In the Wicklow mountains, we found Glendalough (pronounced glen-da-lock). It is actually a valley carved out during the glacial period and contains two lakes. It also contains one of the most important monastic sites in Ireland. It was founded by St. Kevin in the sixth century.
There are several monastic remains there but the largest is a round tower that is about 90 feet tall. The cathedral is one of the largest known early Christian churches in Ireland. It ceased to be a cathedral in 1210. The earliest stone walls are thought to date back to the 10th century.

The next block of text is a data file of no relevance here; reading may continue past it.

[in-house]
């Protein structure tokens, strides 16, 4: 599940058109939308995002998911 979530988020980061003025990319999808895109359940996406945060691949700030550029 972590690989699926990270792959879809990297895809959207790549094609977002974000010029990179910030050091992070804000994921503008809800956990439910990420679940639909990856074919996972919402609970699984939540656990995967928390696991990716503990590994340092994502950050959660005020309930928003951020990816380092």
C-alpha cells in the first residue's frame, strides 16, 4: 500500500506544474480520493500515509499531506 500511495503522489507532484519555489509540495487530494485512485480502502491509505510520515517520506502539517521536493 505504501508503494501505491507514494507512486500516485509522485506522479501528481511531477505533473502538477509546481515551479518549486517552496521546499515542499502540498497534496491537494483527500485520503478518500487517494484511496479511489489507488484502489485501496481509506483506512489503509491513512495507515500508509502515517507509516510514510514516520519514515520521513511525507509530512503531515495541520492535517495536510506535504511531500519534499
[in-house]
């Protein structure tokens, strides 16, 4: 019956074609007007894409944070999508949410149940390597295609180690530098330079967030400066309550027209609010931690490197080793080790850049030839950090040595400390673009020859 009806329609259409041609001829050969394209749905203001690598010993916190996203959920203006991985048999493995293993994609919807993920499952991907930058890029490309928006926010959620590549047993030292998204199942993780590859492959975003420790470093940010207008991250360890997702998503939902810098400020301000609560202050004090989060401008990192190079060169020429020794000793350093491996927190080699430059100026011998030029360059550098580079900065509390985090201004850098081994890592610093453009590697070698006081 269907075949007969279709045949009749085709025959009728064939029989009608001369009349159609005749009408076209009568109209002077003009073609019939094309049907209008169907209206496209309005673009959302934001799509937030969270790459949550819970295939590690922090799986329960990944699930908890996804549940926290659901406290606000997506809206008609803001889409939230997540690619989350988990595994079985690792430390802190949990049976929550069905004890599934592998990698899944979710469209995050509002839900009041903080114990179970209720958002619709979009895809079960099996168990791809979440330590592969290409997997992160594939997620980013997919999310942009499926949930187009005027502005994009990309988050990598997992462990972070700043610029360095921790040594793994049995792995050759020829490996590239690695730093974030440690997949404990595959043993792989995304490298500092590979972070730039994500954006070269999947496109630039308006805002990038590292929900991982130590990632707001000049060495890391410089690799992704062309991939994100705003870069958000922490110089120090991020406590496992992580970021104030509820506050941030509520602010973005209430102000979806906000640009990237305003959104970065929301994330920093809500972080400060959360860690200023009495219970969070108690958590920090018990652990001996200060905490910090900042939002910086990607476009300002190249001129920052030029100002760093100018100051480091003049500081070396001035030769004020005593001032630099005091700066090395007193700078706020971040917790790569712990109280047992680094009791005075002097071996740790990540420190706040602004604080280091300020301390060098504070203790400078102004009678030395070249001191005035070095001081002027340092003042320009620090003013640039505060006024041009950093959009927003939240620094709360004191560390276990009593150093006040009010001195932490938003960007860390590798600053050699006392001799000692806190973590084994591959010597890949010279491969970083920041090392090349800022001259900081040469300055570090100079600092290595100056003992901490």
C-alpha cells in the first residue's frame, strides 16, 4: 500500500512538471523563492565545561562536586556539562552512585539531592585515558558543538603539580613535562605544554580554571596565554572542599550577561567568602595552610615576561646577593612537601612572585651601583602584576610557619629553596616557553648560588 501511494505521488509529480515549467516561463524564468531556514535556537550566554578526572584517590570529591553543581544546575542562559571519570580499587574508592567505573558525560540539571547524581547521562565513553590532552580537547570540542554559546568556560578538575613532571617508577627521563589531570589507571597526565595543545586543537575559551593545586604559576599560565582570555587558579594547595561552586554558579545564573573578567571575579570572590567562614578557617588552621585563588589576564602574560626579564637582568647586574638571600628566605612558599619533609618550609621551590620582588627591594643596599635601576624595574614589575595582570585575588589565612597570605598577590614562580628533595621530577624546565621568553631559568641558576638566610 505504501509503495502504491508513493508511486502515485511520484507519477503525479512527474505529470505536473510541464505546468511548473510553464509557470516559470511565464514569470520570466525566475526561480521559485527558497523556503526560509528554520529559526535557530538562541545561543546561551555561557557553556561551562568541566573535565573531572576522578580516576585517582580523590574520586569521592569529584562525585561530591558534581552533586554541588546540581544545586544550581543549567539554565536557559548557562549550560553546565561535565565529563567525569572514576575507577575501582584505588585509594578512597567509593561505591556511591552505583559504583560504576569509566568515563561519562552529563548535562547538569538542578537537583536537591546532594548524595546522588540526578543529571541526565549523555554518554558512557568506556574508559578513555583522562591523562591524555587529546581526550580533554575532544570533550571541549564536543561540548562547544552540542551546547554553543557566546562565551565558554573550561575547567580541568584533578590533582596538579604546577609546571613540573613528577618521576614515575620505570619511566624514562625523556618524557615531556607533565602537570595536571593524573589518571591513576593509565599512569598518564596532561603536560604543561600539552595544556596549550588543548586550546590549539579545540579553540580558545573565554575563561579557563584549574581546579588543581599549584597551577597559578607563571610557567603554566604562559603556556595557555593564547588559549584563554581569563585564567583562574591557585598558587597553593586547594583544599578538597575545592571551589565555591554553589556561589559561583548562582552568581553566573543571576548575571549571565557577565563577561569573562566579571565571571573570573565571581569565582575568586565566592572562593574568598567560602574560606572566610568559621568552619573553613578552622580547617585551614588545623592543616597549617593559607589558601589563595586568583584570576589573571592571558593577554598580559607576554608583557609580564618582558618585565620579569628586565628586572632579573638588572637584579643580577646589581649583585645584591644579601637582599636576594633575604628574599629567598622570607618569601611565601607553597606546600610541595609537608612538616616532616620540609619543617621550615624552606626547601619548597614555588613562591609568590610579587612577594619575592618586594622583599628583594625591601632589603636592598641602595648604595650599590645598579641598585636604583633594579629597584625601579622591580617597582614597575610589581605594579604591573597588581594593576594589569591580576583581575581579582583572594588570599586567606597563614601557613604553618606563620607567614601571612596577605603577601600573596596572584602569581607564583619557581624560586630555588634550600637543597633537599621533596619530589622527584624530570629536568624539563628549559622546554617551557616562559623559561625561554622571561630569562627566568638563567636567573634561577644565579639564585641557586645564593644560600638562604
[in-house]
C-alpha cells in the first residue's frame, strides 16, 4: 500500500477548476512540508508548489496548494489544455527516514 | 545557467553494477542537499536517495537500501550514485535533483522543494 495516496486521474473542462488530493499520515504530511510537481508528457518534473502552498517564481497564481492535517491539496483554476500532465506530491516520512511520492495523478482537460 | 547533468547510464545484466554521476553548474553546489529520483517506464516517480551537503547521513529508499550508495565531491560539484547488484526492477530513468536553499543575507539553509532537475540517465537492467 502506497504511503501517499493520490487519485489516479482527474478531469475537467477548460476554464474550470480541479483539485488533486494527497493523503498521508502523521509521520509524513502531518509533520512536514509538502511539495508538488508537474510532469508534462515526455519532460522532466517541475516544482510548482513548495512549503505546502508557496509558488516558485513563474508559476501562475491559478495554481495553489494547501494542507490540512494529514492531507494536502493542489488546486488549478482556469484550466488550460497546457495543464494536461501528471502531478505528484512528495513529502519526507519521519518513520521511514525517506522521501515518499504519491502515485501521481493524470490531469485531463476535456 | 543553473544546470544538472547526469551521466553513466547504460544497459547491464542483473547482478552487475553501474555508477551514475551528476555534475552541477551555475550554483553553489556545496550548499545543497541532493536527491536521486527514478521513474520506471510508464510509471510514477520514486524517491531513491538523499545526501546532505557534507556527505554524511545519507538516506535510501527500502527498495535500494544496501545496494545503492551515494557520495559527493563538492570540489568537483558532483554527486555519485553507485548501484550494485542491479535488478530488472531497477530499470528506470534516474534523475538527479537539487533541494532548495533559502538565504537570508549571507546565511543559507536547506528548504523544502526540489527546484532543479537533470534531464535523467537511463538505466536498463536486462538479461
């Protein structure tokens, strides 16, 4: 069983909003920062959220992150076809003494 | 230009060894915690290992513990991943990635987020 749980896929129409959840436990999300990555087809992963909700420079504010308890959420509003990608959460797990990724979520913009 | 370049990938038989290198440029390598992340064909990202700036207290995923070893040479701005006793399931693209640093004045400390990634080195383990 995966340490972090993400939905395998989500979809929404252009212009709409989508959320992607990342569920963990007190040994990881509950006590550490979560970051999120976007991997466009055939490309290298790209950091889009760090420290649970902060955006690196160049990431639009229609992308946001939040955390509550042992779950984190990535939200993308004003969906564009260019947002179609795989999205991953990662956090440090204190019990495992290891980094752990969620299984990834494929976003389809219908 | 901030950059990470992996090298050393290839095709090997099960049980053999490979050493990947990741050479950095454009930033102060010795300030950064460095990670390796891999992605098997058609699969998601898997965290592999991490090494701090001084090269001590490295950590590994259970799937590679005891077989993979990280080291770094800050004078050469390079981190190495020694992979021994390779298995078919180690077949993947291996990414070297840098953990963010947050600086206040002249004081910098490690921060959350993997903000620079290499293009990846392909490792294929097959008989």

As we walked across the bridge over the babbling brook, we noticed that the water had a brown hue. We had noticed that at Powerscourt Waterfall as well. Then it struck us that the water was flowing through peat bogs and that was what was giving the water the strange color.
The Monastic City was an interesting stop and a chance to stretch our legs but as a chill wind made me shiver and a misty haze clouded the valley, it reminded me more of a scene for a good vampire picture or maybe just a Halloween card.
With plenty of time to spare before our scheduled arrival in Kilkenny, we made one more stop. Jerpoint Abbey.